You are hereFrequently Asked Questions / EB-5 Law & Related U.S. Law / [Q] How does USCIS practically go about establishing or confirming whether certain area is a TEA?

[Q] How does USCIS practically go about establishing or confirming whether certain area is a TEA?

See what USCIS said on this issue.

USCIS stated that the investor’s Form I-526 petition must show that the area in which the capital investment has been made qualifies as a “rural” area or an area of “high unemployment as of the date of filing of the Form I-526 petition or the date of the capital investment, whichever occurs first. For additional information regarding the statistics to use in making TEA determinations, stakeholders may contact the Local Area Unemployment Statistics (LAUS) division within the U.S. Bureau of Labor Statistics (BLS) as the BLS has published technical bulletins on this topic.

Moreover, two avenues by which someone can establish an area as a TEA are by providing the statistical documentation directly to USCIS or by obtaining a TEA determination from the state in the area in which the investment is going to be made. In every case, the TEA determination is made as part of an I-526 petition adjudication.

Let's examine the regulatory definition of TEA.

Targeted employment area

means an area which, at the time of investment, is a rural area or an area which has experienced unemployment of at least 150 per cent of the national average rate.

Rural area

means any area not within either a metropolitan statistical area (as designated by the Office of Management and Budget) or the outer boundary of any city or town having a population of 20,000 or more.

According to some EB-5 practitioners, even though the regulation uses the word "or," the USCIS interprets this definition as meaning that an area must be both outside a metropolitan statistical area and have a population of less than 20,000. This means some truly rural areas cannot qualify as TEAs for EB-5 purposes because they happen to be located in a sprawling MSA. If the USCIS refuses to change its interpretation of the definition, Congress should fix the problem legislatively. Personally, USCIS' interpretation seems more convincing here, but the real question is does this reflect the statutory goal, because the regulations are made up by USCIS, and USCIS did not have to define "rural area" in this restrictive manner. I know many areas within populated city or county which is undeveloped and should be considered "rural area".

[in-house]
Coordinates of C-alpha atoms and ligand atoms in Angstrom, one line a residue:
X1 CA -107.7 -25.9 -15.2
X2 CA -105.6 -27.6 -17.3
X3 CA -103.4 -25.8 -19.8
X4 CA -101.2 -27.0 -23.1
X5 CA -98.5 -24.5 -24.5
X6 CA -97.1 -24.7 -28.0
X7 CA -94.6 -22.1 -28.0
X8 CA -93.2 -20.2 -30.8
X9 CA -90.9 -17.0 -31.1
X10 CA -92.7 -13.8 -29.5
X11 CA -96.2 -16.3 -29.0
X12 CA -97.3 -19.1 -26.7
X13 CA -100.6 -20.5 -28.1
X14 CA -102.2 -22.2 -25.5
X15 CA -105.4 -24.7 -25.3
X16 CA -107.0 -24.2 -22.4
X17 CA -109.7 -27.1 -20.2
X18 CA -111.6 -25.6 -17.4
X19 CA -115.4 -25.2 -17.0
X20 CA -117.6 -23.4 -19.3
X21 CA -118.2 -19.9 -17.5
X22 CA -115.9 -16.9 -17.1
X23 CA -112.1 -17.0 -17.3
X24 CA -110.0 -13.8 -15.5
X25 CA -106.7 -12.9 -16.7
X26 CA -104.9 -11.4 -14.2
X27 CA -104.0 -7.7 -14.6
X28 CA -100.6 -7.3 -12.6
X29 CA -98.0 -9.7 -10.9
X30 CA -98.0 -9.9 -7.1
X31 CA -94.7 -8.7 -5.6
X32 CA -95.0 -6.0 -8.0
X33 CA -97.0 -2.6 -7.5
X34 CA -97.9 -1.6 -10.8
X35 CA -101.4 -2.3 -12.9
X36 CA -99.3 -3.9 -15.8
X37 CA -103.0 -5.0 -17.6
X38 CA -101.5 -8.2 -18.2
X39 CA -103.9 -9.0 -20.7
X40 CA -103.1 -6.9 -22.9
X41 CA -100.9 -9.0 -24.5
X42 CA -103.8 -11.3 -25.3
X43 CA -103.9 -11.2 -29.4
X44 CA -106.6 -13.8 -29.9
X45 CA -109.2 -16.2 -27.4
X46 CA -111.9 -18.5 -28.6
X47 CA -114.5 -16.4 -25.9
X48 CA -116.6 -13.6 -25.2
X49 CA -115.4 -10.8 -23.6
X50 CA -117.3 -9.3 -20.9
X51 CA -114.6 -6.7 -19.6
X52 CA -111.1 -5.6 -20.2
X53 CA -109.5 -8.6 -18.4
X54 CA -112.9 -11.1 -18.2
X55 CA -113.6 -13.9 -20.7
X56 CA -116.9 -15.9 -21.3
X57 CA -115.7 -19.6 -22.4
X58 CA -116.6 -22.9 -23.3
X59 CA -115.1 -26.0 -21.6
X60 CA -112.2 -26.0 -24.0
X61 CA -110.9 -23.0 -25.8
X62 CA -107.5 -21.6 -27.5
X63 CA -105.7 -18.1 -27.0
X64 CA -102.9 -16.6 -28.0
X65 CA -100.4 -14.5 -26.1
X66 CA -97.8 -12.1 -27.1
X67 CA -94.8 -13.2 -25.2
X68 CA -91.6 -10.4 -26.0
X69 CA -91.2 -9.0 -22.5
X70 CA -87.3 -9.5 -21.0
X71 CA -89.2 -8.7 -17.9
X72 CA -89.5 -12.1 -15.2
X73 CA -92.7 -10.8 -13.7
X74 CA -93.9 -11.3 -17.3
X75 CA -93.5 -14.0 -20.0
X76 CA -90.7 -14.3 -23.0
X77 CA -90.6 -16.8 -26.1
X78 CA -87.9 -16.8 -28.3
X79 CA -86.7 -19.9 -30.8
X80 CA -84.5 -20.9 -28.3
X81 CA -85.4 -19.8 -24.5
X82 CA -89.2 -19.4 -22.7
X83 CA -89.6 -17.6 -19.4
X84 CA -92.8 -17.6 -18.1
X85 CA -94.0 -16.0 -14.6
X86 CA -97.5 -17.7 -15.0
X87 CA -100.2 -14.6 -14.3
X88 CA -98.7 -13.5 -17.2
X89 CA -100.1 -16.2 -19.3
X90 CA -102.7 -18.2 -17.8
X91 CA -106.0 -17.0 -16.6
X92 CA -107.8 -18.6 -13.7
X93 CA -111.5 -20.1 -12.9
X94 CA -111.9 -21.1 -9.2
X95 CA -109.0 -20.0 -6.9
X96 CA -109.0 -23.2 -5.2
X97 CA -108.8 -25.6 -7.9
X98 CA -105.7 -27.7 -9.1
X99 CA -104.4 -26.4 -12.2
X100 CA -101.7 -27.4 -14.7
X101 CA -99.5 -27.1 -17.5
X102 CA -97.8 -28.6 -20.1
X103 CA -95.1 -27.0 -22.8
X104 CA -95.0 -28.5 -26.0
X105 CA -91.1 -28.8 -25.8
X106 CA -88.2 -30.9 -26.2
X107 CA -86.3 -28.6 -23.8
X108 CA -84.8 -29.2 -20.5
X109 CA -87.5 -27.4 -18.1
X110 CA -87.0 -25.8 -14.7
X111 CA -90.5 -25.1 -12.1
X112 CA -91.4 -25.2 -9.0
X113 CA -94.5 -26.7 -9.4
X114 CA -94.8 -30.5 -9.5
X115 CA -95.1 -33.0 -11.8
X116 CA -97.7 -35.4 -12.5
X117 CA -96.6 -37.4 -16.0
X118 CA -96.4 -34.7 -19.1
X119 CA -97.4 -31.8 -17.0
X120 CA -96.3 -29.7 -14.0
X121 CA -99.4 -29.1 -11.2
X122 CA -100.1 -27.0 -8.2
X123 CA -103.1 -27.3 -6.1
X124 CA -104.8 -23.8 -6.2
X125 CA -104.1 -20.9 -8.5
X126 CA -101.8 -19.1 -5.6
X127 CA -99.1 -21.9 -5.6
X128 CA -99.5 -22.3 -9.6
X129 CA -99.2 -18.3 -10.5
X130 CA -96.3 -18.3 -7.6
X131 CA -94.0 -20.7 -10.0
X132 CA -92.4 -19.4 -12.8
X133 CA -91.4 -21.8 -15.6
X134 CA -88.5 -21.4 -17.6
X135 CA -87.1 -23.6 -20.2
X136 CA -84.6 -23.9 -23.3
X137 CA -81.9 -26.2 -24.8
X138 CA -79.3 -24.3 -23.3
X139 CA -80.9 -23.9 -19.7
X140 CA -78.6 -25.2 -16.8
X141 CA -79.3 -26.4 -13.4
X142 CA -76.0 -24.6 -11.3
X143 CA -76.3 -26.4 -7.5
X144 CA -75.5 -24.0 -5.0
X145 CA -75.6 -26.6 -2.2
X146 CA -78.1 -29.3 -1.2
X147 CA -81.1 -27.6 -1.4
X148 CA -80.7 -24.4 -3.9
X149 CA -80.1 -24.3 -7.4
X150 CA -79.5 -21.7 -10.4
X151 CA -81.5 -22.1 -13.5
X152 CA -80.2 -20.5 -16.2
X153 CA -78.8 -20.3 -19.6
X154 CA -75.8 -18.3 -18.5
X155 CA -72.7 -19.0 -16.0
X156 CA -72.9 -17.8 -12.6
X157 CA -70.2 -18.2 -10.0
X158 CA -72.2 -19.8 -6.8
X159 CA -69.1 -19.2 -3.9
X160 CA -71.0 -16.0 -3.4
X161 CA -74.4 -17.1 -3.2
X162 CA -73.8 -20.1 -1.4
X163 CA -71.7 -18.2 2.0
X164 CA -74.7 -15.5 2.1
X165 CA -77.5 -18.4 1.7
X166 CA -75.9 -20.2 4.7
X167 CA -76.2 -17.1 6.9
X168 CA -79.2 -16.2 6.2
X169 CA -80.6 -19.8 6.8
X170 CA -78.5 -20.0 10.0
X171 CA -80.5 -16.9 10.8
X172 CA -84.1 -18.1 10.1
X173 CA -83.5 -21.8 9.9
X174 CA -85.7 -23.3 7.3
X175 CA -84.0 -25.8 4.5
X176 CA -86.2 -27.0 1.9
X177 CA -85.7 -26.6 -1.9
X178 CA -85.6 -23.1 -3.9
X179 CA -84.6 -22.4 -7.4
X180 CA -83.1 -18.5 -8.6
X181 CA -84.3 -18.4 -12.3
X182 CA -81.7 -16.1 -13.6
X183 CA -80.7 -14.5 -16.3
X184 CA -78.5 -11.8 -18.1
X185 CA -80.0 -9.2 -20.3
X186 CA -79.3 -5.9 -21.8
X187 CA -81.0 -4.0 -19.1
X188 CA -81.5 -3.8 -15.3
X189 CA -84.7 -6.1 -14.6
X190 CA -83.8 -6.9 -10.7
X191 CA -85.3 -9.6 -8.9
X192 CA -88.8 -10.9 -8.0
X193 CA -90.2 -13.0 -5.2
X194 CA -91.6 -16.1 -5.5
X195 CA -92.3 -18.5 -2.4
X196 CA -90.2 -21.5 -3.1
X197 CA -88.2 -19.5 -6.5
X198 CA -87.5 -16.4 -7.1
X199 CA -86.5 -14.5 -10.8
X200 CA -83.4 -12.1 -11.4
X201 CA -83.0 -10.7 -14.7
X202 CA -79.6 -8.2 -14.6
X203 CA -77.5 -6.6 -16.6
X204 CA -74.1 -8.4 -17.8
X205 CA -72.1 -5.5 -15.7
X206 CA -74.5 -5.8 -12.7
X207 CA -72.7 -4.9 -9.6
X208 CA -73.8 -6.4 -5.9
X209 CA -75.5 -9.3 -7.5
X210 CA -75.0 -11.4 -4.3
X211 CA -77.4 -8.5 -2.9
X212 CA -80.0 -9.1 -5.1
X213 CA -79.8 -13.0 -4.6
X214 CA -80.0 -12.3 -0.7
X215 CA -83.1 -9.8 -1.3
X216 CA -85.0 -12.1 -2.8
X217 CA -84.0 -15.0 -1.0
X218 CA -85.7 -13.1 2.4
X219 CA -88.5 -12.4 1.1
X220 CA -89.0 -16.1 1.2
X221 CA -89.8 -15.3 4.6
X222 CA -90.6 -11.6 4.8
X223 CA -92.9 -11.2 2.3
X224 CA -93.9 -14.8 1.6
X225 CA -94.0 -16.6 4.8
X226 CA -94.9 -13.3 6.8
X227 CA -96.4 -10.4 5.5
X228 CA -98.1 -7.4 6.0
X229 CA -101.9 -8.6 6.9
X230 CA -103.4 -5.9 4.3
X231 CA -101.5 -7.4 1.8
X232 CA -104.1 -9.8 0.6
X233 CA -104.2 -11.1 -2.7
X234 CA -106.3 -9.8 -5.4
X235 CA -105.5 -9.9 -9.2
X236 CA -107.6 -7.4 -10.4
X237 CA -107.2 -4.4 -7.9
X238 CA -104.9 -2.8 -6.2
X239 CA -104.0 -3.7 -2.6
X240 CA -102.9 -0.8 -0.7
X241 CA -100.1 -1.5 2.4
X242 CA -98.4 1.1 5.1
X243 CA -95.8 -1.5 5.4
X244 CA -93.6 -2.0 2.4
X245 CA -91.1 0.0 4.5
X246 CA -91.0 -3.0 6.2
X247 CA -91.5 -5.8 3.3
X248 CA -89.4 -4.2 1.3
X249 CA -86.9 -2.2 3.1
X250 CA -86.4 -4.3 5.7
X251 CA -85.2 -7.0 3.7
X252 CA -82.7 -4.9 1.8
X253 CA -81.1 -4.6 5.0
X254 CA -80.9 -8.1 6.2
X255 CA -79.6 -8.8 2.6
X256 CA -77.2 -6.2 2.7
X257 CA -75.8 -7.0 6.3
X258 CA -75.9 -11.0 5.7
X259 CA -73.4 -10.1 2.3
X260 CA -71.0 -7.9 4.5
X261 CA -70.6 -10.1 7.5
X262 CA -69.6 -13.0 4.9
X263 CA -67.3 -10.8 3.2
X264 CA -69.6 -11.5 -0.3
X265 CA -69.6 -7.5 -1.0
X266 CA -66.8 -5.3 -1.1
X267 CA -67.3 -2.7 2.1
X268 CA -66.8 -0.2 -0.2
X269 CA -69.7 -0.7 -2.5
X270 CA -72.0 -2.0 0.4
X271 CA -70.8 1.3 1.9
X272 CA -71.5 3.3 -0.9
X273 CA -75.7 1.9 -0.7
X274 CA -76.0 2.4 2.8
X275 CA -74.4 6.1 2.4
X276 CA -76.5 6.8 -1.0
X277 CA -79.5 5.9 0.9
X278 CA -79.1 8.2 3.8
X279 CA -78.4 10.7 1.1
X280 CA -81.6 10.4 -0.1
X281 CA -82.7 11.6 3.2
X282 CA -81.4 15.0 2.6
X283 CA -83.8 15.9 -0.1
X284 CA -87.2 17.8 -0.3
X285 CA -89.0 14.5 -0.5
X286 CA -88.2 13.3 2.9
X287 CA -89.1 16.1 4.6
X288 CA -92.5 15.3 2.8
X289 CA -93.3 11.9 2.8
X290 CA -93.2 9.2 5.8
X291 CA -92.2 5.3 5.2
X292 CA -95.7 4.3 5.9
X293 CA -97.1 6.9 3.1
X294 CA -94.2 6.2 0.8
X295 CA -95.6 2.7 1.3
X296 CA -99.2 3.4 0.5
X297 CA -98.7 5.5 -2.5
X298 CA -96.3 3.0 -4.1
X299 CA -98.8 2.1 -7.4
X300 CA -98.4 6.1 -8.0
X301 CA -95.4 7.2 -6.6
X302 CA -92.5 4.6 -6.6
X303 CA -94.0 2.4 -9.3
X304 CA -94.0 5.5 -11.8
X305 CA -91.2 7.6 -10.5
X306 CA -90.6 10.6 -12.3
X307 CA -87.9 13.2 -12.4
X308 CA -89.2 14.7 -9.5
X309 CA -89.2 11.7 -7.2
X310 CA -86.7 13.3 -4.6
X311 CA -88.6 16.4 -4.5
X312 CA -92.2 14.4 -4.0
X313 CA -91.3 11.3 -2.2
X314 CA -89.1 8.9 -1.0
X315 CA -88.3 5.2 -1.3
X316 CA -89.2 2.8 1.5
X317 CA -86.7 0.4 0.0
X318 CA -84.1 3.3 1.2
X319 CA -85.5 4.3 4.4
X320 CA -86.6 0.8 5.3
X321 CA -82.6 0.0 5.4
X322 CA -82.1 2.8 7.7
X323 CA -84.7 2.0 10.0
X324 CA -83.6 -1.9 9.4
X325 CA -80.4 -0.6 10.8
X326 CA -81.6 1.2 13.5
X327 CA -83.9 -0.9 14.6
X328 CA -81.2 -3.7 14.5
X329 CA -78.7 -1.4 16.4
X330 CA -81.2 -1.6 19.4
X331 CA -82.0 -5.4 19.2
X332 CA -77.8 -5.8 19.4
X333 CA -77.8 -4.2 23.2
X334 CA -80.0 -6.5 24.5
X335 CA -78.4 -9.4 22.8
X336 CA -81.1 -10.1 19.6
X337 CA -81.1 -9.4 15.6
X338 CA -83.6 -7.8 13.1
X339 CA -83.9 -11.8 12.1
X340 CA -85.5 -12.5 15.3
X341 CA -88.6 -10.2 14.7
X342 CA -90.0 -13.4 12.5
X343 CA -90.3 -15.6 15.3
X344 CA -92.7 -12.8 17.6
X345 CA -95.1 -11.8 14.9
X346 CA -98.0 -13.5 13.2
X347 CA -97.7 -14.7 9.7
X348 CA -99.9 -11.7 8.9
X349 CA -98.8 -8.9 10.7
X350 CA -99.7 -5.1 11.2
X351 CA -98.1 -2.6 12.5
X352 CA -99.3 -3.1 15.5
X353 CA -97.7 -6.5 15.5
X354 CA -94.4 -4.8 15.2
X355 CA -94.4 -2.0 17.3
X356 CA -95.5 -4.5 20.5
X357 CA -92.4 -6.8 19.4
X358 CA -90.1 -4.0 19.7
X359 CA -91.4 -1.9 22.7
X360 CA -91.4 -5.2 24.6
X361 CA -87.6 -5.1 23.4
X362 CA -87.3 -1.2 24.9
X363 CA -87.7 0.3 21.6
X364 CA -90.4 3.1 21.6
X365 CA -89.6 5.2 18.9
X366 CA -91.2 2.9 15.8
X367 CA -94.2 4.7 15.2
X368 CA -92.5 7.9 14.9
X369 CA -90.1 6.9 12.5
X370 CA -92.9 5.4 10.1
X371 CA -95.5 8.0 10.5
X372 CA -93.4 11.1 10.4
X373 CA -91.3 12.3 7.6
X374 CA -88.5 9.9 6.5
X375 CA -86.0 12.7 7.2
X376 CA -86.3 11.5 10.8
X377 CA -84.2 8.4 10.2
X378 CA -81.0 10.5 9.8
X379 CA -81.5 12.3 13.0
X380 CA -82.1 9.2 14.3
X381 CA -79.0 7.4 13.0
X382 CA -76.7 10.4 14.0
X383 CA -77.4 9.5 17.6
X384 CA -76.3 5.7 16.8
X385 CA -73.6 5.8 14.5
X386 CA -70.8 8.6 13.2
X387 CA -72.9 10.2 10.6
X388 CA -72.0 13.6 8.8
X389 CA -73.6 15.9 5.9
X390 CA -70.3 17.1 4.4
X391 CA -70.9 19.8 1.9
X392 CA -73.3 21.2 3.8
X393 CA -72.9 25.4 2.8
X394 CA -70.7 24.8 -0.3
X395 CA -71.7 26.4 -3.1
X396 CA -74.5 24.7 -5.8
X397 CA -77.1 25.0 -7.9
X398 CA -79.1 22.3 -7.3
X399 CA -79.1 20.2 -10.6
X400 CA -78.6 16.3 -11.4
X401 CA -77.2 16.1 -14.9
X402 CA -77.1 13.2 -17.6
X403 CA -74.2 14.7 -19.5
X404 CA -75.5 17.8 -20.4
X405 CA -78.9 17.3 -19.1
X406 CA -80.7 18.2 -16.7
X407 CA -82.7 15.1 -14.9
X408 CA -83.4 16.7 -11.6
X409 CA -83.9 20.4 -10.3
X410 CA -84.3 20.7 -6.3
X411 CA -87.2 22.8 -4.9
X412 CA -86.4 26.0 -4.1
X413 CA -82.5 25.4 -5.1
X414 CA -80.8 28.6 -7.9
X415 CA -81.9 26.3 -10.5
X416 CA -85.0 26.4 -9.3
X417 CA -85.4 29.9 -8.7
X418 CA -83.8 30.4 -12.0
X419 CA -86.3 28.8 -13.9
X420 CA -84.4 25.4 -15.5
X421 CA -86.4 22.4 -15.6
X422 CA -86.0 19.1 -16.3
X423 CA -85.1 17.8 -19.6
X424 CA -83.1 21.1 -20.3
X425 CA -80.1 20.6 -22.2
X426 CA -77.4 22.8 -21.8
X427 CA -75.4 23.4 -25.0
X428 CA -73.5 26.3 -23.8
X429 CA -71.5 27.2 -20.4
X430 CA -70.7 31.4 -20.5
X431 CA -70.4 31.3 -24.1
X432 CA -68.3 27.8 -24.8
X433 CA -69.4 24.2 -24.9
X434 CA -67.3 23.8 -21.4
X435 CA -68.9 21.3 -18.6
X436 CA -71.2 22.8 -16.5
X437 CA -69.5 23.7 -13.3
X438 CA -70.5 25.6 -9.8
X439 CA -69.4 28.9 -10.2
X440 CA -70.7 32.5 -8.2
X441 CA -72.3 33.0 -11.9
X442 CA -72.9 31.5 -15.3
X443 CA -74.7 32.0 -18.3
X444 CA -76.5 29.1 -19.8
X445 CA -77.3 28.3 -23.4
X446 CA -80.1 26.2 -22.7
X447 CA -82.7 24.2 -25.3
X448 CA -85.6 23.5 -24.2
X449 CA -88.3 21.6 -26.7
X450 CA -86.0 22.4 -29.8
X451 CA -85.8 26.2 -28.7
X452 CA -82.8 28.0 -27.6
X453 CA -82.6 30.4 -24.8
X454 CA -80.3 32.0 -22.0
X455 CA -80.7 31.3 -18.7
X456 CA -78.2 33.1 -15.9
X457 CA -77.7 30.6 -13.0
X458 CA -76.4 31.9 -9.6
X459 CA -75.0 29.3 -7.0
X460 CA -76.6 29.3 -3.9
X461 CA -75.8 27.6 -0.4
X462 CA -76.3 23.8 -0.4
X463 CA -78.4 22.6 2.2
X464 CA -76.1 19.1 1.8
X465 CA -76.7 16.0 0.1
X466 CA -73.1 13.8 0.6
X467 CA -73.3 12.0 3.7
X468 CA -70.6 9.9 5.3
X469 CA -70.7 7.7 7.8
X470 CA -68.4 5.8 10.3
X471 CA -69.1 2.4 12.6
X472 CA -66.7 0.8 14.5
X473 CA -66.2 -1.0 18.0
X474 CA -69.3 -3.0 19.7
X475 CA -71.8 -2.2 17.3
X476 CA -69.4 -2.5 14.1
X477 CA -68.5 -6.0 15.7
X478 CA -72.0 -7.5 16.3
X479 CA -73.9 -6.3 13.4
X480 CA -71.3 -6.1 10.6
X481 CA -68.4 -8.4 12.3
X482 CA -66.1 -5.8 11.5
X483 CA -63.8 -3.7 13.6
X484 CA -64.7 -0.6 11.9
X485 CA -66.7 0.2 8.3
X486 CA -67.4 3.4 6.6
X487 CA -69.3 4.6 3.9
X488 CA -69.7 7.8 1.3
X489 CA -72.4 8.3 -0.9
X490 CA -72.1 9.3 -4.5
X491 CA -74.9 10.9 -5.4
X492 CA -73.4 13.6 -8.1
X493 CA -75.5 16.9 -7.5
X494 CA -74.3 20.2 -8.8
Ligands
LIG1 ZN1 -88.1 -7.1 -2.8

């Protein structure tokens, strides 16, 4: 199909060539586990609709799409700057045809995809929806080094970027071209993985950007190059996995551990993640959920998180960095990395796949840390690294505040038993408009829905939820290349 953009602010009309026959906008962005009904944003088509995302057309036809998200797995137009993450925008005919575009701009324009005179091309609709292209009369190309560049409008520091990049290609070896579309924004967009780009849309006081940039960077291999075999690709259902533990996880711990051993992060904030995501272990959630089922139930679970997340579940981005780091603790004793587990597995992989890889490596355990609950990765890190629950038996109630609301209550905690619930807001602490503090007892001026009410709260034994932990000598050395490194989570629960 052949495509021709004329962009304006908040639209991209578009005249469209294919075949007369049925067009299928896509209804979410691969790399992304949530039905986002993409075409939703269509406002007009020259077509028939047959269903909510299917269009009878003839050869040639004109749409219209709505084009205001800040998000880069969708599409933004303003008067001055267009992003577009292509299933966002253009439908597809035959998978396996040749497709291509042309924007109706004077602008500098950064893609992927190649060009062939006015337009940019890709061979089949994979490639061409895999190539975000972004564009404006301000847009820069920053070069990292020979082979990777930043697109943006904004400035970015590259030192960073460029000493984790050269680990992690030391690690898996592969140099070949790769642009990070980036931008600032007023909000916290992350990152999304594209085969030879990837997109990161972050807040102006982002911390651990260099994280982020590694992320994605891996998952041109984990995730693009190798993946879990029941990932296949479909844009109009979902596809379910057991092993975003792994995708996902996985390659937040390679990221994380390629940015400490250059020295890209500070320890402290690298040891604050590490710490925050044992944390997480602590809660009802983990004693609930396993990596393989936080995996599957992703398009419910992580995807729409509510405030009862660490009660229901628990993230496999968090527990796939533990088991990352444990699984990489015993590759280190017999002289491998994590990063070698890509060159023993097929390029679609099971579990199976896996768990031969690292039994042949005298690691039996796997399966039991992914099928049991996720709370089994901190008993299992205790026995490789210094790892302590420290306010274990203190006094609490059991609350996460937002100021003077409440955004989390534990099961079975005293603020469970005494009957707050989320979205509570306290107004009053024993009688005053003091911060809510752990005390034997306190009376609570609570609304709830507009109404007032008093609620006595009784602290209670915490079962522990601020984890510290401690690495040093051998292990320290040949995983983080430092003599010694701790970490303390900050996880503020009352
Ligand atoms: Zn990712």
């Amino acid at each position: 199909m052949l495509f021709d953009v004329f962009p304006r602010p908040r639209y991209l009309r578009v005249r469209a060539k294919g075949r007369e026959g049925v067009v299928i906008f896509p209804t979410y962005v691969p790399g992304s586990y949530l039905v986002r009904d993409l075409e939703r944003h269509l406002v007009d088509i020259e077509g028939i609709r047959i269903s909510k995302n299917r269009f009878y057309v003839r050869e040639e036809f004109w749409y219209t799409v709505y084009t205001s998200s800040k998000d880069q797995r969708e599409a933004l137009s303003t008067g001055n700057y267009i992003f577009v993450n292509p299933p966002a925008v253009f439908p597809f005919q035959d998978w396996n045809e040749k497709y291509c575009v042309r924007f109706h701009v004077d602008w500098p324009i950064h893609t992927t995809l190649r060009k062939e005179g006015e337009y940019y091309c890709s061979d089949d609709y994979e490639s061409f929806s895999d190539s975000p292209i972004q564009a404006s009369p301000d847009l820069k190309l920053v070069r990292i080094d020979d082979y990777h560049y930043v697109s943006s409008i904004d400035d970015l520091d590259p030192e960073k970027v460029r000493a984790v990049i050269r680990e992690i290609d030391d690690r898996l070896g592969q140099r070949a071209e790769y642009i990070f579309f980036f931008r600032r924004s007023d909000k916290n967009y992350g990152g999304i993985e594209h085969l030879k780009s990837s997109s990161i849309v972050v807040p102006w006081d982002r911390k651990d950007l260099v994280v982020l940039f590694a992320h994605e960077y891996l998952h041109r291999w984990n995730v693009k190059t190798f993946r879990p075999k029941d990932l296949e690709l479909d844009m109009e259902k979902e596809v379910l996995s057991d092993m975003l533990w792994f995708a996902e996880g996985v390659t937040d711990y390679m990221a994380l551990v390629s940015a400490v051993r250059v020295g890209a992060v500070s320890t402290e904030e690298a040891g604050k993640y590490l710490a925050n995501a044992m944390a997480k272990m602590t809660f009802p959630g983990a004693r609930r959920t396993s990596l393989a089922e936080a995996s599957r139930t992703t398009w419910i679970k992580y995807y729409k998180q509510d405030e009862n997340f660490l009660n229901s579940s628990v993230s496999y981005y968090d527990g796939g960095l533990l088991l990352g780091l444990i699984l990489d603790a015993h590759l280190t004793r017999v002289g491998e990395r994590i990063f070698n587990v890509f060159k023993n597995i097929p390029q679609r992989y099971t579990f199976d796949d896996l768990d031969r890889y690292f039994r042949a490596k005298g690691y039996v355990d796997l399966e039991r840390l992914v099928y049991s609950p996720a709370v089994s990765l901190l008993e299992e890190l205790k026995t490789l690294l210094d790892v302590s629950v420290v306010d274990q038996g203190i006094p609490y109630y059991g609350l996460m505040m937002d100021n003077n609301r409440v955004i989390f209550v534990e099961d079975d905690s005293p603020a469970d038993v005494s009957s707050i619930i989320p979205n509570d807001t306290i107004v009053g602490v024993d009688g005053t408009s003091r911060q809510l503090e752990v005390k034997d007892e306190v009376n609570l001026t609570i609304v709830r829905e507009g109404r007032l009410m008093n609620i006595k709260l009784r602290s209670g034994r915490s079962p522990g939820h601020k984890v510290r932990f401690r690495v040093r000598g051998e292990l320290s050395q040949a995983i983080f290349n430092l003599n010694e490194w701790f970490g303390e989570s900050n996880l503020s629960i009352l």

Again, this seems to be a very restrictive approach. Why take this approach if the underlying purpose of the EB-5 Program is to create jobs. Let businesses create jobs, and the government should interfere as little as possible. Again, it quite doesn't make sense to this author what is the benefit of trying to kick out EB-5 investors who have not committed crimes and who undoubtedly did help the US economy, although may not have met the 10 full-time jobs creation requirement.